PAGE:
Wonder if it was a hotbox. There is a pretty long stretch where they go between detectors there. Because the sidings and setouts on both sides of Flathead tunnel are arranged such that it would require a train to occupy the tunnel to make a setout from somewhere deep in the train, they arranged things so there is no westward scanning at the detector on the east side of the tunnel, and no eastward scanning at the detector on the west side.
Heading west, there is bidirectional scanner at Olney, MP 1236, then an eastward-only scanner at MP 1258 near Brimstone, Flathead tunnel is between MP 1265-1272 (7 miles), then a westward-only scanner near Wolf Prairie MP 1277, then a bi-directional scanner near Fisher River MP 1296.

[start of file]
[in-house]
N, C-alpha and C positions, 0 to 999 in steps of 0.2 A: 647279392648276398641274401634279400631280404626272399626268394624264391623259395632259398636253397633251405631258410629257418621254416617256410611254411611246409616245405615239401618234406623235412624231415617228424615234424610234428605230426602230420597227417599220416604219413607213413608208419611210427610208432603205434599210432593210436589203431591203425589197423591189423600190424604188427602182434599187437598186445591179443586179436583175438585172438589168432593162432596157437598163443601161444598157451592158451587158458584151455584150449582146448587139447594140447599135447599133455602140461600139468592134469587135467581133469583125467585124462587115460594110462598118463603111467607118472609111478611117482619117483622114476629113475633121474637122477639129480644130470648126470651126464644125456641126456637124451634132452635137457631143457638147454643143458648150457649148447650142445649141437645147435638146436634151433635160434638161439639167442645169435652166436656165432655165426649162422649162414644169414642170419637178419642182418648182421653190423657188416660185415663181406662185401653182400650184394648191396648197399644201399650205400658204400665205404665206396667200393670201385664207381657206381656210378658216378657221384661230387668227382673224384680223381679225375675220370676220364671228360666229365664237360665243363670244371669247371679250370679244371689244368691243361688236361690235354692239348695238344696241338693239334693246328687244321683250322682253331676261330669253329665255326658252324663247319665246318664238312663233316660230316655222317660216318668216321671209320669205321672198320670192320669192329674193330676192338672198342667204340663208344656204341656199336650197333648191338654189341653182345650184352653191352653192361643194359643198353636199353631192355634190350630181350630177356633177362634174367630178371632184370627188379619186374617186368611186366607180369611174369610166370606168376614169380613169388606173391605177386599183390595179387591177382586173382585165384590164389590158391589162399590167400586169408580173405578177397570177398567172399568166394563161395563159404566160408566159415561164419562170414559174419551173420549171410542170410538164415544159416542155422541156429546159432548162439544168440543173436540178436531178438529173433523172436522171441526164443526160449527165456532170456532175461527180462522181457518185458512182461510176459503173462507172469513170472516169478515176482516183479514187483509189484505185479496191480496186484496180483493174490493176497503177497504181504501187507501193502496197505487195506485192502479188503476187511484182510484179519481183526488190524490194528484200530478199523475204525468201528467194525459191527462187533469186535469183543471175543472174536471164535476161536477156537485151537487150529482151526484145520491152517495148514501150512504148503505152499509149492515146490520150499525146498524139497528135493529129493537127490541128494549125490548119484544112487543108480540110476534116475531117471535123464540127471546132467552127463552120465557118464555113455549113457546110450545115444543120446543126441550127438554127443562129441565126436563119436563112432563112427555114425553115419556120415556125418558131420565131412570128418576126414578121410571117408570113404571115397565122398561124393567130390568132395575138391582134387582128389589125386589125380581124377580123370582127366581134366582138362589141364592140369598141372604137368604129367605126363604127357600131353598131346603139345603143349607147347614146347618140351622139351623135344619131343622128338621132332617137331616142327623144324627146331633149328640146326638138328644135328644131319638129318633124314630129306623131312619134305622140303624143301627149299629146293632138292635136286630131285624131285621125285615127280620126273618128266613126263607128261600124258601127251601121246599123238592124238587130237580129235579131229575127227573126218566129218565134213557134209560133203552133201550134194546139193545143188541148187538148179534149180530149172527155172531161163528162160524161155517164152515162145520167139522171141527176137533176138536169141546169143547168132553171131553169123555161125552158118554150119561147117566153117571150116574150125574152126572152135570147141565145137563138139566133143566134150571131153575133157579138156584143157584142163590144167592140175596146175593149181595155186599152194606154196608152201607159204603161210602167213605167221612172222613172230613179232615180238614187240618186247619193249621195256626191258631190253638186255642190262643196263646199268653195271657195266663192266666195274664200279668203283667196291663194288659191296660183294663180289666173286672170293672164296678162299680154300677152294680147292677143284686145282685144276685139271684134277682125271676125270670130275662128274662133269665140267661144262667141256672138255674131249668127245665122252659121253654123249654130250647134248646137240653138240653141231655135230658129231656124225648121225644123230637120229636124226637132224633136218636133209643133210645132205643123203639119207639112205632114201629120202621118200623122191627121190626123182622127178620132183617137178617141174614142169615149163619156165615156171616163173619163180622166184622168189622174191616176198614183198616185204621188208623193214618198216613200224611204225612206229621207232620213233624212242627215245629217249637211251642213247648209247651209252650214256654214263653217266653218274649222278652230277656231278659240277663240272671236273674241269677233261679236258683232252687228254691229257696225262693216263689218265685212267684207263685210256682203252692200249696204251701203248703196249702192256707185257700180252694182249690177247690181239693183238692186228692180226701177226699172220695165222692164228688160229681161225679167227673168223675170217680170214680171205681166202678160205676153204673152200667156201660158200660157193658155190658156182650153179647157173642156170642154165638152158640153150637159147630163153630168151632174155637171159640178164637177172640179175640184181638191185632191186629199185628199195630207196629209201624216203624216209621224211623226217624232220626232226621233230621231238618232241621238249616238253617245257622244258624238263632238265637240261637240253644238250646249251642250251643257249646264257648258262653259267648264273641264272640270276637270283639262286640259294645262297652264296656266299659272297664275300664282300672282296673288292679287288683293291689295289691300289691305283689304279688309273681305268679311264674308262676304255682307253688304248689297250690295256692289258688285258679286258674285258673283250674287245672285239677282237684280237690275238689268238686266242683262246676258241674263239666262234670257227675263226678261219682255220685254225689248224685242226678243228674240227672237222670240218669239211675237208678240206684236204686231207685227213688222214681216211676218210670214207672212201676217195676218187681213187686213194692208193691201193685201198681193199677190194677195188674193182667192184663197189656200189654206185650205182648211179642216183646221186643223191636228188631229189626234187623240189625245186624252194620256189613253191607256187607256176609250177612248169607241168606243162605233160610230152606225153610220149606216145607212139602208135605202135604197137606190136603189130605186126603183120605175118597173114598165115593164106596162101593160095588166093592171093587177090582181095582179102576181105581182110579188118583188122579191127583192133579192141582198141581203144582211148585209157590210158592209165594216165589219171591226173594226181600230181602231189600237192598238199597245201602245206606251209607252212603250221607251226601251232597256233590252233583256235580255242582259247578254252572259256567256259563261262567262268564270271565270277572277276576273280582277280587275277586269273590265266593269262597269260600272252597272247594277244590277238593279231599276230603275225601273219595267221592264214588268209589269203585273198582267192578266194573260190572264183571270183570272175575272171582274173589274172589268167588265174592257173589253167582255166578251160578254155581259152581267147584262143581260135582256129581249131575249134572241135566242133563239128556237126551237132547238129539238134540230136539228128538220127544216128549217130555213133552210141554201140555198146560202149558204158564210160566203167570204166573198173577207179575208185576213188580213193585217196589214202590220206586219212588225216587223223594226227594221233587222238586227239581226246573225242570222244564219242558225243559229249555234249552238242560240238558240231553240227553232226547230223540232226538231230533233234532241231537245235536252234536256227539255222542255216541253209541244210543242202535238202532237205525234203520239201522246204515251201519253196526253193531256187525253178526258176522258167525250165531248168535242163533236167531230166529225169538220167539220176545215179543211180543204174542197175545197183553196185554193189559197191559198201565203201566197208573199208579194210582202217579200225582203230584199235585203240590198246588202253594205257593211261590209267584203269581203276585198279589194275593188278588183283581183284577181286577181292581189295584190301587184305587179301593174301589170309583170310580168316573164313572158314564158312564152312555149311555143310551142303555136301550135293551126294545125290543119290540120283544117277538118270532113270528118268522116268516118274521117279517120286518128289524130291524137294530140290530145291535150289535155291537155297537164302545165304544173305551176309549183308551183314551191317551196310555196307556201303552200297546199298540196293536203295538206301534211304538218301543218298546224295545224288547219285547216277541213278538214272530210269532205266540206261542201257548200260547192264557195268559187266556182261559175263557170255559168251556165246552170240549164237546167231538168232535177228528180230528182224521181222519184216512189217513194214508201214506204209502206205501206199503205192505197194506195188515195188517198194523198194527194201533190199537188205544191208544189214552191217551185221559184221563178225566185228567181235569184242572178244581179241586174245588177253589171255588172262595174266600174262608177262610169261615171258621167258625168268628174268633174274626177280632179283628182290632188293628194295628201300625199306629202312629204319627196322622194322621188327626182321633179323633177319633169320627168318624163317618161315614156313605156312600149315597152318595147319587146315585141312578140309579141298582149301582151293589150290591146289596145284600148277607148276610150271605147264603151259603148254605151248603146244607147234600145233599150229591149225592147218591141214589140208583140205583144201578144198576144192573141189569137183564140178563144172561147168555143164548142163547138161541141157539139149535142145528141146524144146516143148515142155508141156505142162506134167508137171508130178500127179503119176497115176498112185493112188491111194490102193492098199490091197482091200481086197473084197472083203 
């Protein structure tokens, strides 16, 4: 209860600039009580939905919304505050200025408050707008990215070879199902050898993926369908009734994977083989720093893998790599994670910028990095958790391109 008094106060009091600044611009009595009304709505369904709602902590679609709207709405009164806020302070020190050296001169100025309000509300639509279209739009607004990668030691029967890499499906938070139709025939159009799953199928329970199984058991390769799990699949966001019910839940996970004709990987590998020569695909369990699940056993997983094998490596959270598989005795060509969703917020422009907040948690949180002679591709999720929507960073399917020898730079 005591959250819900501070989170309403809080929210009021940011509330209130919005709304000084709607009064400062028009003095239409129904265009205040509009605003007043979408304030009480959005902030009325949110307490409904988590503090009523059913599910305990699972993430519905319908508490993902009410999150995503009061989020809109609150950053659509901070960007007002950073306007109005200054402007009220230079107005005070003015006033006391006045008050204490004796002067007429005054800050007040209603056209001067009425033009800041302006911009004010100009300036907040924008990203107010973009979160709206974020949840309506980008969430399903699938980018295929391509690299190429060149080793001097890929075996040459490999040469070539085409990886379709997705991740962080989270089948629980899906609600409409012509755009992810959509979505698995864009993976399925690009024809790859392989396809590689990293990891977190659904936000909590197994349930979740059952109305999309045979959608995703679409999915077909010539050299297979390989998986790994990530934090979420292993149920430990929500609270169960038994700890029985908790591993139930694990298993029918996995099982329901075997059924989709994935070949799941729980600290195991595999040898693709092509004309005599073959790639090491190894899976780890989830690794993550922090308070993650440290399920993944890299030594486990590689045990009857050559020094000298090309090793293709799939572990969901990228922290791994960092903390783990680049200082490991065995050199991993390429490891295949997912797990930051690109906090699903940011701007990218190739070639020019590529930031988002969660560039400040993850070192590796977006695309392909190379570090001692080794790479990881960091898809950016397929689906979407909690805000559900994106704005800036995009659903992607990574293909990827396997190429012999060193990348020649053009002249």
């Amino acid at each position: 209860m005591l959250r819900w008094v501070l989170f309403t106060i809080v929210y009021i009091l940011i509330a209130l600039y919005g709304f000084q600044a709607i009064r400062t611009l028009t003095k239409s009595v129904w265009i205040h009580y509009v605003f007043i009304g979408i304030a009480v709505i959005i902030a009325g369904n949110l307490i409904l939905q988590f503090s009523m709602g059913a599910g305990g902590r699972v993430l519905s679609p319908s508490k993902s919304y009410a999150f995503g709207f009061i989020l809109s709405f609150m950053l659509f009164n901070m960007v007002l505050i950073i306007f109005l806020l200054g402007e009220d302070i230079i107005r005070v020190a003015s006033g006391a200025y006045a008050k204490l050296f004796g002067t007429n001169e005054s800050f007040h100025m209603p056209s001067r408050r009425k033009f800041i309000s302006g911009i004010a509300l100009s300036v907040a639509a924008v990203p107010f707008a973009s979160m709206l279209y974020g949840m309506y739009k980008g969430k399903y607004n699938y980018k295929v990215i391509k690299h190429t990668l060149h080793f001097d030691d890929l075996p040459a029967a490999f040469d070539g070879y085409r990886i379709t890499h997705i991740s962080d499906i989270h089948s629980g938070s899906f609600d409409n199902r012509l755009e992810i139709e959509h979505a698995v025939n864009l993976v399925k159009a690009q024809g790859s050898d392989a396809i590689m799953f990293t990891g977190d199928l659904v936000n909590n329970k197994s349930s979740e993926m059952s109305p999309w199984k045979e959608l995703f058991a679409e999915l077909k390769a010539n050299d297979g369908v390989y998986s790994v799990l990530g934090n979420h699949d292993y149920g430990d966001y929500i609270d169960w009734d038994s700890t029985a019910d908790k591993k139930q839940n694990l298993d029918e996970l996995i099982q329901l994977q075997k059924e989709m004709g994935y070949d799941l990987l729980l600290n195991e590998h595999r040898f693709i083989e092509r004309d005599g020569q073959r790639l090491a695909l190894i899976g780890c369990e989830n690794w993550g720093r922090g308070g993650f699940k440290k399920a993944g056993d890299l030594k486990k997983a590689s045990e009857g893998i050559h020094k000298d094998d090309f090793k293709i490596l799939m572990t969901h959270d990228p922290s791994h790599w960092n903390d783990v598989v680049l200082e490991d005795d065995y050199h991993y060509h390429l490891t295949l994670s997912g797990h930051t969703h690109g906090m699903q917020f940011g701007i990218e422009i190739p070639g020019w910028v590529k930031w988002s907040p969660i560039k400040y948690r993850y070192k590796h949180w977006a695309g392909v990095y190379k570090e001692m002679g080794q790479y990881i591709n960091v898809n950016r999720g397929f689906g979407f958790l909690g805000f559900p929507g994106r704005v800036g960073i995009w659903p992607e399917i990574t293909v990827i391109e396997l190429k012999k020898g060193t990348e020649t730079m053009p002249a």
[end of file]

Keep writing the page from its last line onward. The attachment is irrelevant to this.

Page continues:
For a westward train such as this one, it would run from 1236 and through the tunnel to 1277, between hotbox detectors. This one apparently derailed around MP 1272, 5 miles short of the scanner at Wolf Prairie.
I can understand the crew safety reasons for not wanting to do setouts at the sidings near the tunnel, but I wonder if the long distances and probabilities just caught up with BNSF on this one. Its not uncommon for trains to have to wait for tunnel ventilation, so some trains do have the opportunity to cool their heels, literally, which mitigates the lack of scanners a bit.